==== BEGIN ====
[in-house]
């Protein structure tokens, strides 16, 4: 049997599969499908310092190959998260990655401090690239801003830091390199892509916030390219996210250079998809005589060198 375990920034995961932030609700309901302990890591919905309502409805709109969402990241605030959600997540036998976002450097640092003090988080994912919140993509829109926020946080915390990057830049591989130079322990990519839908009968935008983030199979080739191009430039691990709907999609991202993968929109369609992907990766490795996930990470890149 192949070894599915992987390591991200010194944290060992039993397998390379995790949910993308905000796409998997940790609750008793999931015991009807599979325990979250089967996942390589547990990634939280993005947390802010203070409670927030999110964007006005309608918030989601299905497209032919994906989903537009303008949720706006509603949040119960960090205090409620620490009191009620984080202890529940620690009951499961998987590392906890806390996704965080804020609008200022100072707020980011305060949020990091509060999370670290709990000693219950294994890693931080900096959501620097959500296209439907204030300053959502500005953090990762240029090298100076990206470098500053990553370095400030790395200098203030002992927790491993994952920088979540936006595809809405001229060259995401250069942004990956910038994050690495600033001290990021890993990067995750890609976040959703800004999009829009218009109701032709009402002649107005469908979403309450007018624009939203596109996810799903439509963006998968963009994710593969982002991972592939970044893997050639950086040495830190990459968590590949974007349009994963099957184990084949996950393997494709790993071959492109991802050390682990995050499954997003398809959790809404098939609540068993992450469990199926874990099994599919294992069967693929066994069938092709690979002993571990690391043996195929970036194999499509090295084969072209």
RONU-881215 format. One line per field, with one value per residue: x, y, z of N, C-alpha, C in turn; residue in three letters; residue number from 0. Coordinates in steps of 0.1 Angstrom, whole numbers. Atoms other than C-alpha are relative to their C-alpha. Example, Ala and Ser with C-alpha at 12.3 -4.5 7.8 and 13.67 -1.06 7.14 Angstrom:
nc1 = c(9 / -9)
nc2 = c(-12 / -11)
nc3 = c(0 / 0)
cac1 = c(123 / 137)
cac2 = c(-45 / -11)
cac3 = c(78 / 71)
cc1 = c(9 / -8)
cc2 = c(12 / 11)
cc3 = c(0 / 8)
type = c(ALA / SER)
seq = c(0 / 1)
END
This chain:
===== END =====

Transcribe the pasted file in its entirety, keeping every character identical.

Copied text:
[in-house]
């Protein structure tokens, strides 16, 4: 049997599969499908310092190959998260990655401090690239801003830091390199892509916030390219996210250079998809005589060198 375990920034995961932030609700309901302990890591919905309502409805709109969402990241605030959600997540036998976002450097640092003090988080994912919140993509829109926020946080915390990057830049591989130079322990990519839908009968935008983030199979080739191009430039691990709907999609991202993968929109369609992907990766490795996930990470890149 192949070894599915992987390591991200010194944290060992039993397998390379995790949910993308905000796409998997940790609750008793999931015991009807599979325990979250089967996942390589547990990634939280993005947390802010203070409670927030999110964007006005309608918030989601299905497209032919994906989903537009303008949720706006509603949040119960960090205090409620620490009191009620984080202890529940620690009951499961998987590392906890806390996704965080804020609008200022100072707020980011305060949020990091509060999370670290709990000693219950294994890693931080900096959501620097959500296209439907204030300053959502500005953090990762240029090298100076990206470098500053990553370095400030790395200098203030002992927790491993994952920088979540936006595809809405001229060259995401250069942004990956910038994050690495600033001290990021890993990067995750890609976040959703800004999009829009218009109701032709009402002649107005469908979403309450007018624009939203596109996810799903439509963006998968963009994710593969982002991972592939970044893997050639950086040495830190990459968590590949974007349009994963099957184990084949996950393997494709790993071959492109991802050390682990995050499954997003398809959790809404098939609540068993992450469990199926874990099994599919294992069967693929066994069938092709690979002993571990690391043996195929970036194999499509090295084969072209």
RONU-881215 format. One line per field, with one value per residue: x, y, z of N, C-alpha, C in turn; residue in three letters; residue number from 0. Coordinates in steps of 0.1 Angstrom, whole numbers. Atoms other than C-alpha are relative to their C-alpha. Example, Ala and Ser with C-alpha at 12.3 -4.5 7.8 and 13.67 -1.06 7.14 Angstrom:
nc1 = c(9 / -9)
nc2 = c(-12 / -11)
nc3 = c(0 / 0)
cac1 = c(123 / 137)
cac2 = c(-45 / -11)
cac3 = c(78 / 71)
cc1 = c(9 / -8)
cc2 = c(12 / 11)
cc3 = c(0 / 8)
type = c(ALA / SER)
seq = c(0 / 1)
END
This chain: